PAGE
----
“Very few patients had to stop treatment altogether in EMBRACA due to the toxicities,” Dr Litton said. “Talazoparib’s biggest adverse event was anemia, which was able to be managed with dose delays, reductions, and transfusions.”

Specifically, grade 3/4 anemia occurred in more than half (55%) of patients assigned to talazoparib and in 38% of patients assigned to chemotherapy. Approximately 6% of patients had adverse events that resulted in discontinuation of talazoparib, and 66% of patients had adverse events that resulted in dose modification.

Patient-reported outcomes from treatment with talazoparib were better than those from participants treated with standard chemotherapy, with patients reporting significant overall improvements in quality of life and significant delays in the time to clinically meaningful deterioration.

Based on these results, “women with BRCA mutations and metastatic breast cancer can consider PARP inhibitor therapy as an active and well-tolerated treatment for breast cancer,” Dr Litton said.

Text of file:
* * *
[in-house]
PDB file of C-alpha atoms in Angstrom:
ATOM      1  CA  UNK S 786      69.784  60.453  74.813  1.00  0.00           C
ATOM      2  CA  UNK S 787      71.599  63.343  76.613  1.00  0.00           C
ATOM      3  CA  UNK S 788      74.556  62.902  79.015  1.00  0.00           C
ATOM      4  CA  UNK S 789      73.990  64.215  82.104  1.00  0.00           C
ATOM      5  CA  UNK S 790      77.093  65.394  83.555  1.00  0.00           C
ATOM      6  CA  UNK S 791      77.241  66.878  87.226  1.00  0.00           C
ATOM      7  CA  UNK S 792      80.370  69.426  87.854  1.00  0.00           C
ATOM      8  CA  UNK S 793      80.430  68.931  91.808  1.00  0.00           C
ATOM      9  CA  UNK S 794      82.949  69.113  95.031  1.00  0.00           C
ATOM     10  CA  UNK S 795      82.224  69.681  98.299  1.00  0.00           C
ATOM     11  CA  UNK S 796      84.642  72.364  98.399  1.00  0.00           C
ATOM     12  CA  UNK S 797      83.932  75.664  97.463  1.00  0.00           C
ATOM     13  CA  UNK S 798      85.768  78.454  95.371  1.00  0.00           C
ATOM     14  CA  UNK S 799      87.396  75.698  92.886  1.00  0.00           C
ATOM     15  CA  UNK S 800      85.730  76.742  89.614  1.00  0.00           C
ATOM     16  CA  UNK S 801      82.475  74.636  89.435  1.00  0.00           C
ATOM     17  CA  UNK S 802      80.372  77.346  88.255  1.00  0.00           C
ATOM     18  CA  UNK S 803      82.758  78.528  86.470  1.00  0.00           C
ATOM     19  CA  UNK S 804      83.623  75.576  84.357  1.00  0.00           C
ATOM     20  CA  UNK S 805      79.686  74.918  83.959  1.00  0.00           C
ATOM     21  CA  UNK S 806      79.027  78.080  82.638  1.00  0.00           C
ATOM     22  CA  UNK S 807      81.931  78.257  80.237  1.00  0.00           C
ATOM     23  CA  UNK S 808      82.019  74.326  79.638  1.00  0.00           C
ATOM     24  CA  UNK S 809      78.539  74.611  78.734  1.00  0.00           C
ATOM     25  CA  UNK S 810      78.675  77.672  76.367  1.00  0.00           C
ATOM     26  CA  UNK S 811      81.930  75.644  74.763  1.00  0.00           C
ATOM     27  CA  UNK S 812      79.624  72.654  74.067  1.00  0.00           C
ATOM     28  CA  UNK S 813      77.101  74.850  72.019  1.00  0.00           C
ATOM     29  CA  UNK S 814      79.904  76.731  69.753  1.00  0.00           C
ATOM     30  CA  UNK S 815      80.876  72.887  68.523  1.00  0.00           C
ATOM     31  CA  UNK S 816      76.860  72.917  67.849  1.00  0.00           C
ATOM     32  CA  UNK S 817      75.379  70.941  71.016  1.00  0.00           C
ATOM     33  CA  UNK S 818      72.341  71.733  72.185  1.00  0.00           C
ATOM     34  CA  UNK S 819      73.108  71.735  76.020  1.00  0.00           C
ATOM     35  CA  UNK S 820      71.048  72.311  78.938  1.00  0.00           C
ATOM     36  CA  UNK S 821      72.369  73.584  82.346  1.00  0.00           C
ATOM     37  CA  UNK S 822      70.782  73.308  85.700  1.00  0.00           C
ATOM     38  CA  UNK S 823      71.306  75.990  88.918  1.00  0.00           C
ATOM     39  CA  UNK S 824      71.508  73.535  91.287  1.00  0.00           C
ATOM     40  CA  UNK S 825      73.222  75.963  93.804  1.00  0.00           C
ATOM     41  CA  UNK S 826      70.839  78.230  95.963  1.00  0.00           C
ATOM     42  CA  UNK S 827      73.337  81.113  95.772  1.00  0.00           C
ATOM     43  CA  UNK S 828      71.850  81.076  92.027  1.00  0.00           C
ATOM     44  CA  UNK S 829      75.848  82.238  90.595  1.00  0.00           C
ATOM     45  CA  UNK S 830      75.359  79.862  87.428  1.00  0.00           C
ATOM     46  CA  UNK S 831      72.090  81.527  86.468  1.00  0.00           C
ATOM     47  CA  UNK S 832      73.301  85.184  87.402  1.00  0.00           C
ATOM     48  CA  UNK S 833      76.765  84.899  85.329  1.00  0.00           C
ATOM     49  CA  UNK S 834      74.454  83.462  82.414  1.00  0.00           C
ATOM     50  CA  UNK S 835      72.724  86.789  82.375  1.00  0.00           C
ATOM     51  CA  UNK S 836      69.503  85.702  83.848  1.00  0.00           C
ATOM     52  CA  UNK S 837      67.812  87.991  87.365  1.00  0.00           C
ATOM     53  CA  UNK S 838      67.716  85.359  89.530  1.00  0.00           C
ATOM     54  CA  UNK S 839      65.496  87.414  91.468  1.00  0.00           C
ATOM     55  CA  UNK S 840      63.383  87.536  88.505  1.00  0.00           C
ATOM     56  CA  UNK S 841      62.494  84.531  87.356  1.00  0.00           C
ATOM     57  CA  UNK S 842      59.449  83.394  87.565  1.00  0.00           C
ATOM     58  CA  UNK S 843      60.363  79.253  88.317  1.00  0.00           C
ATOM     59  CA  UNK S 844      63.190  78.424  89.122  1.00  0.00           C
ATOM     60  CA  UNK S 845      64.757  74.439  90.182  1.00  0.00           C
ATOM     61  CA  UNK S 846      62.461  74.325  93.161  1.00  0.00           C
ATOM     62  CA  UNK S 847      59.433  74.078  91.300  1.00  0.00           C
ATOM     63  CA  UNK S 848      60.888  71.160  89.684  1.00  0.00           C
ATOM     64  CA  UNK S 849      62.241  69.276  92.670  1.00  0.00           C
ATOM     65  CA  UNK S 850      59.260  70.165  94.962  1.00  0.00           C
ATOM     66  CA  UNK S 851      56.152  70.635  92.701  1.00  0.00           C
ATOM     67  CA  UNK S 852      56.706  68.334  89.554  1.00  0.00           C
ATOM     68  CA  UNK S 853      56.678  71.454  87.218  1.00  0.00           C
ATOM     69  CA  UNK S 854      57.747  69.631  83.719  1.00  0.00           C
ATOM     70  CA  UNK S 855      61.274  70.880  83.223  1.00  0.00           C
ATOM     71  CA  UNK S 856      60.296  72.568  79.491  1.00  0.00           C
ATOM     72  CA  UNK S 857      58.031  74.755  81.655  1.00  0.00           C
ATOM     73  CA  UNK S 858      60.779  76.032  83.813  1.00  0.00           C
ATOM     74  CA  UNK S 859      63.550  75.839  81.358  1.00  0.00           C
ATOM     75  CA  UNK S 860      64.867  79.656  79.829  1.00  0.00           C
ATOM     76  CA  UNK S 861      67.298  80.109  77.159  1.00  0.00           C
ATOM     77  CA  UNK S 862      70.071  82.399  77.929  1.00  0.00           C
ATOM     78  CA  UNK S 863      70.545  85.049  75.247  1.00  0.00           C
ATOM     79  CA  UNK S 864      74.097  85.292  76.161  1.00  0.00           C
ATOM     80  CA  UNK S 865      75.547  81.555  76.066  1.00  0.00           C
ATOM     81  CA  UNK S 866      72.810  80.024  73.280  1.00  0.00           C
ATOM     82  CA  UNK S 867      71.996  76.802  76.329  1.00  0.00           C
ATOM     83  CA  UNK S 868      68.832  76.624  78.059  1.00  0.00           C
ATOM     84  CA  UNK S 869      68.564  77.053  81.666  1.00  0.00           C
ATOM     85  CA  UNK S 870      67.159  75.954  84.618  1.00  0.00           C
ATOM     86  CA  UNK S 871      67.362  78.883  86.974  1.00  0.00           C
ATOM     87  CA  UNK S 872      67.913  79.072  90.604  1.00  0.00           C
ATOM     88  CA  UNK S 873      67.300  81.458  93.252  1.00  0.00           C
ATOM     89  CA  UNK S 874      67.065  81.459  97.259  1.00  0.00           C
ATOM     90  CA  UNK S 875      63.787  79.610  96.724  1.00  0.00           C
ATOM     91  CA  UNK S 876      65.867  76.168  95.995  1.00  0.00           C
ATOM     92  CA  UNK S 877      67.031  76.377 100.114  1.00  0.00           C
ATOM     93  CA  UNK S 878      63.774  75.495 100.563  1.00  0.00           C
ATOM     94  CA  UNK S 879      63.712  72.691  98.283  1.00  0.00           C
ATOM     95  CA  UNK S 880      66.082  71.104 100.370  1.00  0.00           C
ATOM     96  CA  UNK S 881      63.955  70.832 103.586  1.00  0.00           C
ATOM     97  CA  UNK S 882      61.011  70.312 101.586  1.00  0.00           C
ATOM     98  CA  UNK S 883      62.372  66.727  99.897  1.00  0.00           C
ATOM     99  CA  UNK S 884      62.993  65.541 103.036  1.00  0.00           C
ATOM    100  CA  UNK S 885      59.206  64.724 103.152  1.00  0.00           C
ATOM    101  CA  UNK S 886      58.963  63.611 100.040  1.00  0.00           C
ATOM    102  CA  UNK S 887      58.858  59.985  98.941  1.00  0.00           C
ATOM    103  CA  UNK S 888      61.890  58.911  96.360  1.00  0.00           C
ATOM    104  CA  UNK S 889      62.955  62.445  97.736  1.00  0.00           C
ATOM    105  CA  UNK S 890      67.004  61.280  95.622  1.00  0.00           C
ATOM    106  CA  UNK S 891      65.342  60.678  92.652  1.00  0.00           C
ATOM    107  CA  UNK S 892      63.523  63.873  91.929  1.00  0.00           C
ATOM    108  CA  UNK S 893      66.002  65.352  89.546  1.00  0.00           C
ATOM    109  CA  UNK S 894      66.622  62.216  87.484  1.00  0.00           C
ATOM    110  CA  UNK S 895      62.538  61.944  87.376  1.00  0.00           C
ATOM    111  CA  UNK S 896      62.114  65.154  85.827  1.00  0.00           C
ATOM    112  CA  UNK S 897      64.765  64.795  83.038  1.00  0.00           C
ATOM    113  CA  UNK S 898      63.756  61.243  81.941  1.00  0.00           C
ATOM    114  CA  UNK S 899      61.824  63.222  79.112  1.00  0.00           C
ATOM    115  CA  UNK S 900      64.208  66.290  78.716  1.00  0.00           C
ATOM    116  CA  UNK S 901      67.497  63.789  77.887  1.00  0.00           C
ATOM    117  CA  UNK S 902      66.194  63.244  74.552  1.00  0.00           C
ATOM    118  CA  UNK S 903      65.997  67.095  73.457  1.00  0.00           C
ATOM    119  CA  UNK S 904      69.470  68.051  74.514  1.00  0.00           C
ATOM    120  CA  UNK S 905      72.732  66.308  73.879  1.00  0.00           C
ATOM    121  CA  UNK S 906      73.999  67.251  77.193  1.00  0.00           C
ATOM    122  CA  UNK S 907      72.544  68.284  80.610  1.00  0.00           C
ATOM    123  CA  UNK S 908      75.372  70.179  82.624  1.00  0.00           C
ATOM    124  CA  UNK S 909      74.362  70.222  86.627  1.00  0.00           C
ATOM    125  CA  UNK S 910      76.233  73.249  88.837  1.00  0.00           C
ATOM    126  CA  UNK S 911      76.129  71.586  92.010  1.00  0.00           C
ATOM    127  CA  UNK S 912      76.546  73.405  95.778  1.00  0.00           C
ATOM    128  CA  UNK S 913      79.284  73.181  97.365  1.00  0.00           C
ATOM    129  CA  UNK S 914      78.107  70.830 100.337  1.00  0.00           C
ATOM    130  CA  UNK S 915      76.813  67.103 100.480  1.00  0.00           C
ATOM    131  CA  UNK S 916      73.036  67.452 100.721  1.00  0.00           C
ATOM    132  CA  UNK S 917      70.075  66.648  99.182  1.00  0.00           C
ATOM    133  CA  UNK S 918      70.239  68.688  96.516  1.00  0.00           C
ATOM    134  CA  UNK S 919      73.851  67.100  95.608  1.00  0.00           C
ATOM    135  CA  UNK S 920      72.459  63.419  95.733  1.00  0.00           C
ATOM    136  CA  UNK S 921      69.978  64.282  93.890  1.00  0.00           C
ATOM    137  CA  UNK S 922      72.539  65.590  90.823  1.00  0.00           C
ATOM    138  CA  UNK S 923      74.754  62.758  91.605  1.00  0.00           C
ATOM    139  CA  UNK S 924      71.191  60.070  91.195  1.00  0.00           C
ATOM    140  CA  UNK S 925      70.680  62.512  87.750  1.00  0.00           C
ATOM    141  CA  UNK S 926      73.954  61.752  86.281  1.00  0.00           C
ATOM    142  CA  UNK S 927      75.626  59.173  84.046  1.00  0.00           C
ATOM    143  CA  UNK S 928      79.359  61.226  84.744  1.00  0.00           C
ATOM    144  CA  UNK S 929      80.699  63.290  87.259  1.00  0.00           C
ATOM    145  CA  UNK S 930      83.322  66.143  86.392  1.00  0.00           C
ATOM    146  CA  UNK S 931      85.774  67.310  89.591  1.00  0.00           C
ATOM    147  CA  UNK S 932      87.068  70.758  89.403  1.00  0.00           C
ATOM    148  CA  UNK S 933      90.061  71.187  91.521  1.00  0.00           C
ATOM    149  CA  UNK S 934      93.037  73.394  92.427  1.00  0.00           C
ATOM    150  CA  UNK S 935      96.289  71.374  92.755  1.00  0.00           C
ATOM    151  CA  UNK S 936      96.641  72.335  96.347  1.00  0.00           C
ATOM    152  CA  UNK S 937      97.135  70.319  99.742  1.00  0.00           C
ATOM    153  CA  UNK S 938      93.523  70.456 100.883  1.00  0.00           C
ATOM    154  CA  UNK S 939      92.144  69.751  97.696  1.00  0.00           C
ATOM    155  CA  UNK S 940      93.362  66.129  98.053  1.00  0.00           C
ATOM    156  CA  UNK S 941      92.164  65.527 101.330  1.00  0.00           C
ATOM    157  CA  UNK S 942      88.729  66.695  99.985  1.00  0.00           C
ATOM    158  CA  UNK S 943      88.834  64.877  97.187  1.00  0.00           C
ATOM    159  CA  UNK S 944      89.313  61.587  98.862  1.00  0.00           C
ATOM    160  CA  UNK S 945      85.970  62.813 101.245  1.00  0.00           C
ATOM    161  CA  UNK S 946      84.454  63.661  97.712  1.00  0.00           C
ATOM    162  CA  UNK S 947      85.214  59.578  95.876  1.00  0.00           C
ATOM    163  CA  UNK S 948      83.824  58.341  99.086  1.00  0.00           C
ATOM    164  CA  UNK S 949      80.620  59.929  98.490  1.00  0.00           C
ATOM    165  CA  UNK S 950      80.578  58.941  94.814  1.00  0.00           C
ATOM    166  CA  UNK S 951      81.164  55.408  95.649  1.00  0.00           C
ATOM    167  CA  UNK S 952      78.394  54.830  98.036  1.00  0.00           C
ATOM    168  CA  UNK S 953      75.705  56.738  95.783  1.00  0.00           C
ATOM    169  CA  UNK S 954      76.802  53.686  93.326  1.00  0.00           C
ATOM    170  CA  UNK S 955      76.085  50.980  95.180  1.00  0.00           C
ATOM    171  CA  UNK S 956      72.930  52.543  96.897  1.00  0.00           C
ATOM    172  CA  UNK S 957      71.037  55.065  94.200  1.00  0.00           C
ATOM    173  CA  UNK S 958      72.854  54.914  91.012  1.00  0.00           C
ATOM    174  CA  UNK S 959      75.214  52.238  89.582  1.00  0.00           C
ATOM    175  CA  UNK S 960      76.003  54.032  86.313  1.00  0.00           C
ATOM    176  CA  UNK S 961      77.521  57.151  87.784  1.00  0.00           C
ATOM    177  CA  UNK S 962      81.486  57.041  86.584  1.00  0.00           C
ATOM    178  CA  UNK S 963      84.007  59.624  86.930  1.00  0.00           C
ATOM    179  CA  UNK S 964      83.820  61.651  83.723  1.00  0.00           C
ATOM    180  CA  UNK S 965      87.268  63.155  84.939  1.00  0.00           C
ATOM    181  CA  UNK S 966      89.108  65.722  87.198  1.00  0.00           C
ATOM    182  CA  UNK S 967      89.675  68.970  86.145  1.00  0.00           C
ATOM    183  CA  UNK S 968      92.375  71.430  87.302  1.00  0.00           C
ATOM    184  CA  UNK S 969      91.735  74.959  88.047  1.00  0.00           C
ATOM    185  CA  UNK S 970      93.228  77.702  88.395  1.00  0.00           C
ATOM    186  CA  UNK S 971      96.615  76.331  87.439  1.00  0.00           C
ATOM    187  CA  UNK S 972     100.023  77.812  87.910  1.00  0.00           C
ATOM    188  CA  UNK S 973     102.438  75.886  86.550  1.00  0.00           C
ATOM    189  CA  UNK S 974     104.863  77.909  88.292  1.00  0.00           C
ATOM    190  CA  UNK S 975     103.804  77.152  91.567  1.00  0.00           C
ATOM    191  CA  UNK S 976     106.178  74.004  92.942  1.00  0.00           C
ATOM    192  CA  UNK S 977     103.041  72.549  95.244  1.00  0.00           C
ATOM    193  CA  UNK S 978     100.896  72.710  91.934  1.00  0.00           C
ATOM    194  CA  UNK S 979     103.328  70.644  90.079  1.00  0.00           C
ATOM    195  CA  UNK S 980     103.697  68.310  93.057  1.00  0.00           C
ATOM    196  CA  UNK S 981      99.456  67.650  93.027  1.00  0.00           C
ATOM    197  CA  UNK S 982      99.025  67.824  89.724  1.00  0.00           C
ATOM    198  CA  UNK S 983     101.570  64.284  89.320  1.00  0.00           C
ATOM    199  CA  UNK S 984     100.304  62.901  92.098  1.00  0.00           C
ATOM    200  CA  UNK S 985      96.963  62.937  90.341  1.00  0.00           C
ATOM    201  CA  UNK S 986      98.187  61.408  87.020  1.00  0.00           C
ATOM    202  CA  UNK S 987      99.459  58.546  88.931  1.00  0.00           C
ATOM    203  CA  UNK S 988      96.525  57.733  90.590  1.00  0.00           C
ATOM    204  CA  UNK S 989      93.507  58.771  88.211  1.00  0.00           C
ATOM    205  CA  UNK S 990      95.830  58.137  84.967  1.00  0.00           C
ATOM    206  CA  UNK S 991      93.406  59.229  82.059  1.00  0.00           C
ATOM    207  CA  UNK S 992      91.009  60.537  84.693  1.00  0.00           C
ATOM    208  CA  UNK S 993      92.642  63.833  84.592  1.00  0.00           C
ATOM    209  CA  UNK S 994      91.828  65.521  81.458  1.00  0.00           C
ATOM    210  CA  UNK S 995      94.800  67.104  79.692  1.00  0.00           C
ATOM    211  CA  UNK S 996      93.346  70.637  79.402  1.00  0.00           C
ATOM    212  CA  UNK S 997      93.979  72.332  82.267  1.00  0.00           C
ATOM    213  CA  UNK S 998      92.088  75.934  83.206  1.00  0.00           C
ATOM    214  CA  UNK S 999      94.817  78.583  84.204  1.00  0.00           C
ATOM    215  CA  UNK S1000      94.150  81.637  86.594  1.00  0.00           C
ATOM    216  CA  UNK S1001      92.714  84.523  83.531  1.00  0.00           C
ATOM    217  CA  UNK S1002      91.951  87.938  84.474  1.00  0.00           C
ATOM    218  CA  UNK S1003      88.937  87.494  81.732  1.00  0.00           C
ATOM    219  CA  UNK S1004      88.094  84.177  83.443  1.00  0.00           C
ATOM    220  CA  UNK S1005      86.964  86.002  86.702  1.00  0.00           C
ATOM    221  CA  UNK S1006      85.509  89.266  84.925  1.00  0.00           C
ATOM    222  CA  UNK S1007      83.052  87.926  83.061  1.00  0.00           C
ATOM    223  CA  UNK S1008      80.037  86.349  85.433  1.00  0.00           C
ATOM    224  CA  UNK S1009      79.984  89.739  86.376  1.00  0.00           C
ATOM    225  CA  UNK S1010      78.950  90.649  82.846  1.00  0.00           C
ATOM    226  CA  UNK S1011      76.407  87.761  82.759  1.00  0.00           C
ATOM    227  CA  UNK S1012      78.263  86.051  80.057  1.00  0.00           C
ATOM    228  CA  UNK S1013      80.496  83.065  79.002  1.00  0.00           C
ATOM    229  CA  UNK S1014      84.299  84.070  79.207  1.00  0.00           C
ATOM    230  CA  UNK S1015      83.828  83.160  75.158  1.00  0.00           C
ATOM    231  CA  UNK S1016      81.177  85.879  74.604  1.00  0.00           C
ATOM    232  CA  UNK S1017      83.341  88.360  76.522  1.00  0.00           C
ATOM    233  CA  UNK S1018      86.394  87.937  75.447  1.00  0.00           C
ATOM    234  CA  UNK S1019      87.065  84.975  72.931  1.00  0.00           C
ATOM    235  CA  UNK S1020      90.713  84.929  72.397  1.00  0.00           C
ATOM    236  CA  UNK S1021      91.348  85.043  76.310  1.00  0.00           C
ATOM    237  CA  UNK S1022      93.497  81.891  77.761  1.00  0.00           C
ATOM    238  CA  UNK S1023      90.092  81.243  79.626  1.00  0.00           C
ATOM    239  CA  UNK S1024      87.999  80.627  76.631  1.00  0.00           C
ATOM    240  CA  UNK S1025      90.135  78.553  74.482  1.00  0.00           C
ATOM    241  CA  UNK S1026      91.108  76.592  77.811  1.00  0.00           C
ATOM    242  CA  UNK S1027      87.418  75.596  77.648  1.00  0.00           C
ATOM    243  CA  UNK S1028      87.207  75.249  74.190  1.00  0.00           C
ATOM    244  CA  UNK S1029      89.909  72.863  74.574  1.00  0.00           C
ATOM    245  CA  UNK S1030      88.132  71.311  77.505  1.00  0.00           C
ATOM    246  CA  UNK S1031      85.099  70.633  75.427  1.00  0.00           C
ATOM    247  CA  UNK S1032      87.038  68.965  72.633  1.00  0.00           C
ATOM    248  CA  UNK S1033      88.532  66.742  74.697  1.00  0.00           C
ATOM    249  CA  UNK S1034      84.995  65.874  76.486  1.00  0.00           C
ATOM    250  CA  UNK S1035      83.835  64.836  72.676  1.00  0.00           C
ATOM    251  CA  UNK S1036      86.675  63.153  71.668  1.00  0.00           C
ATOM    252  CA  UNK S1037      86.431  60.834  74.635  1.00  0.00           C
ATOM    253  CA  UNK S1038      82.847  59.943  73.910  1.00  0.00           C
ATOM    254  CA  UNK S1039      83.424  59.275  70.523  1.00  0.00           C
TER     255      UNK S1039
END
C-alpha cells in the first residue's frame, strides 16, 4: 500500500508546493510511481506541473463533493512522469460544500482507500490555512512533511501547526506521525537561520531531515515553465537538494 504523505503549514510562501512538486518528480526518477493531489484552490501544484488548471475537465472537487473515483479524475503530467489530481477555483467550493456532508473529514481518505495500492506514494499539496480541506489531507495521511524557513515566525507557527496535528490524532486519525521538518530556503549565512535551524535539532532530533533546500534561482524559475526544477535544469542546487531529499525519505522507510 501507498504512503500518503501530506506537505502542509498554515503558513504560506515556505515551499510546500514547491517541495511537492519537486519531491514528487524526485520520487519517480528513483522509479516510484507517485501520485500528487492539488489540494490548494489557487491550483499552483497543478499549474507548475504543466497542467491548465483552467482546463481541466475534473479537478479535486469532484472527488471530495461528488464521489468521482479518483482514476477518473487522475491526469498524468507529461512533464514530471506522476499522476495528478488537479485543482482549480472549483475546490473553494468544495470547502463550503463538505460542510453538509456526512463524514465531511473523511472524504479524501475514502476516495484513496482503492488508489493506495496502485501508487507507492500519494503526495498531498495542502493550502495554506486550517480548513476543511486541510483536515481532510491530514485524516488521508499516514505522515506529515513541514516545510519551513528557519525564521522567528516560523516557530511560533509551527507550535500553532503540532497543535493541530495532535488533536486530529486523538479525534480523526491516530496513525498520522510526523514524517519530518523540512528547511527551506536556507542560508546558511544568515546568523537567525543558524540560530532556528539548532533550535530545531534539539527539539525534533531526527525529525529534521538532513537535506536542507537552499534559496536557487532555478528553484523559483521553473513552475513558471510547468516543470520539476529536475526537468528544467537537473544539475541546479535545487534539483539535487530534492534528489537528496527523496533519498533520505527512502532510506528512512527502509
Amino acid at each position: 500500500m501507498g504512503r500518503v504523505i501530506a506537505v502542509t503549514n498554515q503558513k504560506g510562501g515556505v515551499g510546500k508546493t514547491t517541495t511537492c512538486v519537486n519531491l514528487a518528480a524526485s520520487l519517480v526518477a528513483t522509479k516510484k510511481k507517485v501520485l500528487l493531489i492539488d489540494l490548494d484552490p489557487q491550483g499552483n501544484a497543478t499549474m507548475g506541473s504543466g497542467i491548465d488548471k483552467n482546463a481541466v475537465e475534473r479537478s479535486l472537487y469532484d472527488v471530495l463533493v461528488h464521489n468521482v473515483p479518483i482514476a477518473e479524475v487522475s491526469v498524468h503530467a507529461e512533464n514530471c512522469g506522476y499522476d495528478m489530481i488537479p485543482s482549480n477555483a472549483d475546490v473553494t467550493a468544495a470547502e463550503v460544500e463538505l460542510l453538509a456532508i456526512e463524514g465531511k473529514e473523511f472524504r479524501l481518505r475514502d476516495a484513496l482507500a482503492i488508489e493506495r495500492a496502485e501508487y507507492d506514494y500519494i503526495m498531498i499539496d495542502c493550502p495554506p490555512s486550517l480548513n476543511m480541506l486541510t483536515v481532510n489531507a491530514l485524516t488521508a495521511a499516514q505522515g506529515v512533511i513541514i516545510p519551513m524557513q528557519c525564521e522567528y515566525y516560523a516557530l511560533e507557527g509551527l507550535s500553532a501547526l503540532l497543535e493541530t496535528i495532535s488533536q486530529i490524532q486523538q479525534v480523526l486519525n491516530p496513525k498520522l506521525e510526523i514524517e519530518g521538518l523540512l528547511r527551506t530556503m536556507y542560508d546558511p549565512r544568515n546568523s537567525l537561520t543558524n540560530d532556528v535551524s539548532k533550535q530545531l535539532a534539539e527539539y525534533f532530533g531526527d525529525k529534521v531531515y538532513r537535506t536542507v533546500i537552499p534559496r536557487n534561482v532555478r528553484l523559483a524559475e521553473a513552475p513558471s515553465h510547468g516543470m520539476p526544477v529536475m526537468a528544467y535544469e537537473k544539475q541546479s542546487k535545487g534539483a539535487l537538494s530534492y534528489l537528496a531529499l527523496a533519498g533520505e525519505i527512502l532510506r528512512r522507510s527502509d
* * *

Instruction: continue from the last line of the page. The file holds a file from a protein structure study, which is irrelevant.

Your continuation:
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In June, the US Food and Drug Administration granted priority review designation to talazoparib for BRCA-positive breast cancer.3

References

  1. Litton JK, Rugo HS, Ettl J, et al. Talazoparib in patients with advanced breast cancer and a germline BRCA mutation. N Engl J Med. 2018;379:753-763.
  2. Robson M, Im S-A, Senkus E, et al. Olaparib for metastatic breast cancer in patients with a germline BRCA mutation. N Engl J Med. 2017;377:523-533.
  3. Pfizer. U.S. FDA and European Medicines Agency accept regulatory submissions for review of talazoparib for metastatic breast cancer patients with an inherited BRCA mutation [press release]. https://press.pfizer.com/press-release/us-fda-and-european-medicines-agency-accept-regulatory-submissions-review-talazoparib-. Published June 7, 2018. Accessed September 19, 2018.